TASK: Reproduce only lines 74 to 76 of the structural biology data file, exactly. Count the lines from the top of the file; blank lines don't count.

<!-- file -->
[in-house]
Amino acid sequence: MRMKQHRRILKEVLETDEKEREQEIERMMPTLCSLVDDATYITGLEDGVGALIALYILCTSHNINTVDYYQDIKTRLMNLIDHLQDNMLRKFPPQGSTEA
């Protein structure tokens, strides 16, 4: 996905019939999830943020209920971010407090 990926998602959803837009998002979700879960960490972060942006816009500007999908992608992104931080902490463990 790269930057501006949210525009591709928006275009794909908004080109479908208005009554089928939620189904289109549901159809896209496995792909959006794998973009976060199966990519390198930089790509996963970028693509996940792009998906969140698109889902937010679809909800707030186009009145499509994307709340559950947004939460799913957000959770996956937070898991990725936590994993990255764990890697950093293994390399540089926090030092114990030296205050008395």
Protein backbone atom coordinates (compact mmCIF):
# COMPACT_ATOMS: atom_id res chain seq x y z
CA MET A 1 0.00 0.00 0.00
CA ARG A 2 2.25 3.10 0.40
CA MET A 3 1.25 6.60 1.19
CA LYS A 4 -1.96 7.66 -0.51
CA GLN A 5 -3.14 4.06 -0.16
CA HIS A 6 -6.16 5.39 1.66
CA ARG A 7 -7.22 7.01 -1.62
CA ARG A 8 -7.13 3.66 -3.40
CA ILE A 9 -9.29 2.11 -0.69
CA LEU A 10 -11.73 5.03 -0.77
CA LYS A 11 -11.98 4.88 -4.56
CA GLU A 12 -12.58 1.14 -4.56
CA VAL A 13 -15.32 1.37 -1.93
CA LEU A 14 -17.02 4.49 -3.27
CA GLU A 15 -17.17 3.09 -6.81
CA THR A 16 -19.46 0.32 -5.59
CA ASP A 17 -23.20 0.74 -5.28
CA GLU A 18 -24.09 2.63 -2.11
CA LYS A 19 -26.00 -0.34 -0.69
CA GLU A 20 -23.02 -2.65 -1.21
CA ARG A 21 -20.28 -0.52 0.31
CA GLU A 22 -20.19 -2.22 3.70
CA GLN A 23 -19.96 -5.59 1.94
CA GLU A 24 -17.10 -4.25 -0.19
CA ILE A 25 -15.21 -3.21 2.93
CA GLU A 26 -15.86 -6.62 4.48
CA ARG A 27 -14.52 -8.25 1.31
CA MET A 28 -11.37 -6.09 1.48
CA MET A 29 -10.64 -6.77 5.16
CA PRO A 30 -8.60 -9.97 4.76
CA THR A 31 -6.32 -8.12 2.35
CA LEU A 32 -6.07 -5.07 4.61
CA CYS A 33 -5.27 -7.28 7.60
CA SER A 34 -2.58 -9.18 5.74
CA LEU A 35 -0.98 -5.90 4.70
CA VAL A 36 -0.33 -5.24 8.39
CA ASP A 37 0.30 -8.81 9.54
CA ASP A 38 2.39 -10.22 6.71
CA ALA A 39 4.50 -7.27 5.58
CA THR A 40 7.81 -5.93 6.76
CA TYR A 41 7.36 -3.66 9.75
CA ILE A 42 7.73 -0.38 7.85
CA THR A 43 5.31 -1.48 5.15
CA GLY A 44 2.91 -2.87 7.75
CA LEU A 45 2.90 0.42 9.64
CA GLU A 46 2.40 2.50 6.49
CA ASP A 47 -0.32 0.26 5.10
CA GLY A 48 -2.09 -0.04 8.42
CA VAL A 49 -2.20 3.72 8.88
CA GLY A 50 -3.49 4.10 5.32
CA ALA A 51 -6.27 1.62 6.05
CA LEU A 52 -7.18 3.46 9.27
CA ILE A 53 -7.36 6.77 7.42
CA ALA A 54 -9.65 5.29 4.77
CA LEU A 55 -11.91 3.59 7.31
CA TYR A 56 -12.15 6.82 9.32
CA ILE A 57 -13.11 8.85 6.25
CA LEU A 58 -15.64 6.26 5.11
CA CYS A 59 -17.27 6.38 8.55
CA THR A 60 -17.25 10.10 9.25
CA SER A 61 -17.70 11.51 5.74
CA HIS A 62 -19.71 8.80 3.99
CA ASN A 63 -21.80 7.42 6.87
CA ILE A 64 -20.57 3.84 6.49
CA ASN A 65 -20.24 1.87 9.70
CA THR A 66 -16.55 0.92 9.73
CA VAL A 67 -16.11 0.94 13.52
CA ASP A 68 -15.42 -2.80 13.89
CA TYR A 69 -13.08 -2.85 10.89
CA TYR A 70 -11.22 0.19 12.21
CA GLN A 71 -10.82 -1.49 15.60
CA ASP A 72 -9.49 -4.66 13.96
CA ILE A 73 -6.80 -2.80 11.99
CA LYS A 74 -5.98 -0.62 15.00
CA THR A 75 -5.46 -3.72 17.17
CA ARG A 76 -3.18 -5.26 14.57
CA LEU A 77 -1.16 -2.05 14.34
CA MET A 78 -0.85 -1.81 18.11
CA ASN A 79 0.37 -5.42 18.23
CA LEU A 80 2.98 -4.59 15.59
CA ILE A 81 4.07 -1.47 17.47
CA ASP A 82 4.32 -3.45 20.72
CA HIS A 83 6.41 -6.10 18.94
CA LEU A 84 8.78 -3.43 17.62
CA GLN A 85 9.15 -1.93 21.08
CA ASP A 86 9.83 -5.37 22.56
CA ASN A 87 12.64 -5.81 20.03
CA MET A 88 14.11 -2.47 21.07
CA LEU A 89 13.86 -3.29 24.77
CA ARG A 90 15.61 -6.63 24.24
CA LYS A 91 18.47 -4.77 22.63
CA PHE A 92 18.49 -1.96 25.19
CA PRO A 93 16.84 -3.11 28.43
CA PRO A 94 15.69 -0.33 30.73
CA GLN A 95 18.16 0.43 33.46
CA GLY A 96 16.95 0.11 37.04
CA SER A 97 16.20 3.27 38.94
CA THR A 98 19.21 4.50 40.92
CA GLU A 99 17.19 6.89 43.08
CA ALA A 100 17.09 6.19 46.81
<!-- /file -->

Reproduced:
CA TYR A 69 -13.08 -2.85 10.89
CA TYR A 70 -11.22 0.19 12.21
CA GLN A 71 -10.82 -1.49 15.60